Review: 'The Sandman Universe' #1 Reintroduces Readers to the World of the Dreaming

The Sandman Universe #1 is an intriguing introduction to the upcoming series of comics curated by [...]

The Sandman Universe #1 is an intriguing introduction to the upcoming series of comics curated by Neil Gaiman. The original Sandman series (written by Gaiman and illustrated by multiple artists) is hailed as one of the most influential comics series of all time. It was a comic that established Neil Gaiman as a fantasy superstar and reminded mainstream audiences that comic books weren't just for superheroes.

While Sandman ended over 20 years ago, DC has made occasional returns to the strange worlds and characters popularized in those books, especially after the New 52 relaunch. Lucifer, Tim Hunter, Death, and even the new Dreaming have appeared in occasional comic issues, and Gaiman returned to the world of Sandman in 2013 for a new prequel mini-series. However, we've never gotten a direct sequel to Sandman...until this week's Sandman Universe.

Sandman Universe's general story was written by Neil Gaiman, but the comic itself was scripted by the team of Nalo Hopkinson, Kat Howard, Si Spurrier, and Dan Watters, each of whom will be writing one of the four books spinning out of the comic. Presumably, each writer scripted the parts of the comic that tie-in with their own series, but that's never actually stated in the credits.

While it's hard to tell exactly which writer scripted which page, it's a little easier to figure out the art, as each artist from the Sandman Universe line provides art to the pages that relate to their respective series. Bilquis Evely handles the biggest load in the comic, drawing the pages set in the Dreaming. Her art is surreal but modern, bridging the gap between the 90s style of the original Sandman series with the modern day. Evely is a rising star in comics, and she's destined for great things after her work in the Sandman Universe comes to an end.

Sandman Universe picks up an indeterminate time after the end of Sandman. Daniel, the successor of Morpheus, has gone missing from the Dreaming, and his absence has seemingly caused cracks to open up in the very fabric of the realm. Eventually, Matthew (Morpheus's raven from the original series) is sent out to find Daniel, which leads to him exploring plotlines from the other upcoming books in the "Sandman Universe" line.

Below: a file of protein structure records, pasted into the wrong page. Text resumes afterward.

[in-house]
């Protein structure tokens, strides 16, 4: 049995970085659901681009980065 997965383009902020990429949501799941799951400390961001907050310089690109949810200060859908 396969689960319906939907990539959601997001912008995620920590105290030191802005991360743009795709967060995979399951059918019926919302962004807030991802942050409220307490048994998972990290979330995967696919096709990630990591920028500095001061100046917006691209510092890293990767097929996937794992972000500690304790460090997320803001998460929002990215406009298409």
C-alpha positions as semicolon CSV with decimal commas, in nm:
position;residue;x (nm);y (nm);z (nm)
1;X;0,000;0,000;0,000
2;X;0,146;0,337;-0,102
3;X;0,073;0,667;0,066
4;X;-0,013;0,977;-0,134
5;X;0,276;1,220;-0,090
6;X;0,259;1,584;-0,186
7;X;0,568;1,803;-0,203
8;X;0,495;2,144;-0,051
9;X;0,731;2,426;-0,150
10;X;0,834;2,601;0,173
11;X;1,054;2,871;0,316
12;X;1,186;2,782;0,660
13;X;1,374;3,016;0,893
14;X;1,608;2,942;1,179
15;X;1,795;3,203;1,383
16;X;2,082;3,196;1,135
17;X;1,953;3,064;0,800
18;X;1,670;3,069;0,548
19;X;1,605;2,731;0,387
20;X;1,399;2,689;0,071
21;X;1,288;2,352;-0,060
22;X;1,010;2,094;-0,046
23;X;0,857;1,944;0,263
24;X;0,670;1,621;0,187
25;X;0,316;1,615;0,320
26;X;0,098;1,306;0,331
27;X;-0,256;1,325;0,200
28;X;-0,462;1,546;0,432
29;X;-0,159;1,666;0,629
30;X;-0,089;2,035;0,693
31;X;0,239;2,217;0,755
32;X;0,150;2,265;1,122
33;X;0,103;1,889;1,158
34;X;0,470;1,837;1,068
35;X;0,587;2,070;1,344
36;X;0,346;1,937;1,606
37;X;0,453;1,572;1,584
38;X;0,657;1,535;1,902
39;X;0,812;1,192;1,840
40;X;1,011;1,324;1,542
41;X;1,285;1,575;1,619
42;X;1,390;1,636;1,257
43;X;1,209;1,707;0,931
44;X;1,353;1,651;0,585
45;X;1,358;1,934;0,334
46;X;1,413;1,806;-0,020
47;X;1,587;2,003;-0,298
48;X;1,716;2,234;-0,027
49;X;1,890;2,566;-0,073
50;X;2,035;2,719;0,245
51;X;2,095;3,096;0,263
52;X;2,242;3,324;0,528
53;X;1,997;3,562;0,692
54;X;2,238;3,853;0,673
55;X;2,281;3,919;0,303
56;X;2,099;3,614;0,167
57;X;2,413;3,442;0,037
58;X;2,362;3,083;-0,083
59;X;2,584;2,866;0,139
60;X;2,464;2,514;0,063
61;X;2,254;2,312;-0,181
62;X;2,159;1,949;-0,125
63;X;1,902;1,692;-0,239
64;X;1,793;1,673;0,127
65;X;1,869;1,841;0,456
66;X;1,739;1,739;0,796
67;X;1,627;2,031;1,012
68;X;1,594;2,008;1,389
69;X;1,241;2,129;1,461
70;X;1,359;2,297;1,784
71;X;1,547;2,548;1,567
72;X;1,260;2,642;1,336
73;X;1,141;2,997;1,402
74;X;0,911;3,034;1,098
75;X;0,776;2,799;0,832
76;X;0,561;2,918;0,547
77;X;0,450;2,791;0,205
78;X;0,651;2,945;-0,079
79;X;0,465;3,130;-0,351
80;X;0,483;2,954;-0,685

Each of the four books gets ample time to shine in Sandman Universe #1. Readers are introduced to Dora, one of the main characters in Spurrier and Evely's The Dreaming, as well as the main cast of Hopkinson and Dominike Stanton's House of Whispers. We're also reintroduced to Timothy Hunter (of Books of Magic fame) and Lucifer, both of whom will also star in different books in the series.

Because of the different art styles, some of the transitions between scenes is a bit jarring. The world of House of Whispers has an almost whimsical taste to it, which is a stark contrast to the stuffy and somber world of Lucifer. While Matthew the Raven serves as a constant thread in the narrative, the varying tone and style of the different comics is a bit off-putting, especially if you didn't know that this comic is merely an introduction to other series.

In a lot of ways, Sandman Universe #1 is a hard comic to judge. Its main purpose is to introduce four different comic series and re-introduce readers to characters from the original series they might have forgotten long ago. It's a rousing success in that regard. However, because it's merely a sampler for a greater universe, Sandman Universe #1 lacks the magic of the original. And while Sandman was revolutionary in a lot of ways, many comics in the last 20 years have surpassed it in terms of quality. Simply existing as a Sandman book isn't enough to make this comic either a sales success or a "good" comic.

I can't help but wonder if nostalgia for the Dreaming alone is enough to carry this line, especially as Gaiman won't be directly writing any of the series. Sandman Universe is a nice revisit to a world that didn't necessarily need to be revisited, and while it may leave some readers intrigued, it won't draw in as many readers as the original.

Published by DC Comics

On August 8, 2018

Written by Neil Gaiman, Nalo Hopkinson, Kat Howard, Simon Spurrier, and Dan Watters

Art by Bilquis Evely, Dominike "Domo" Stanton, Tom Fowler, Max Fiumara, Sebastian Fiumara, and Mat Lopes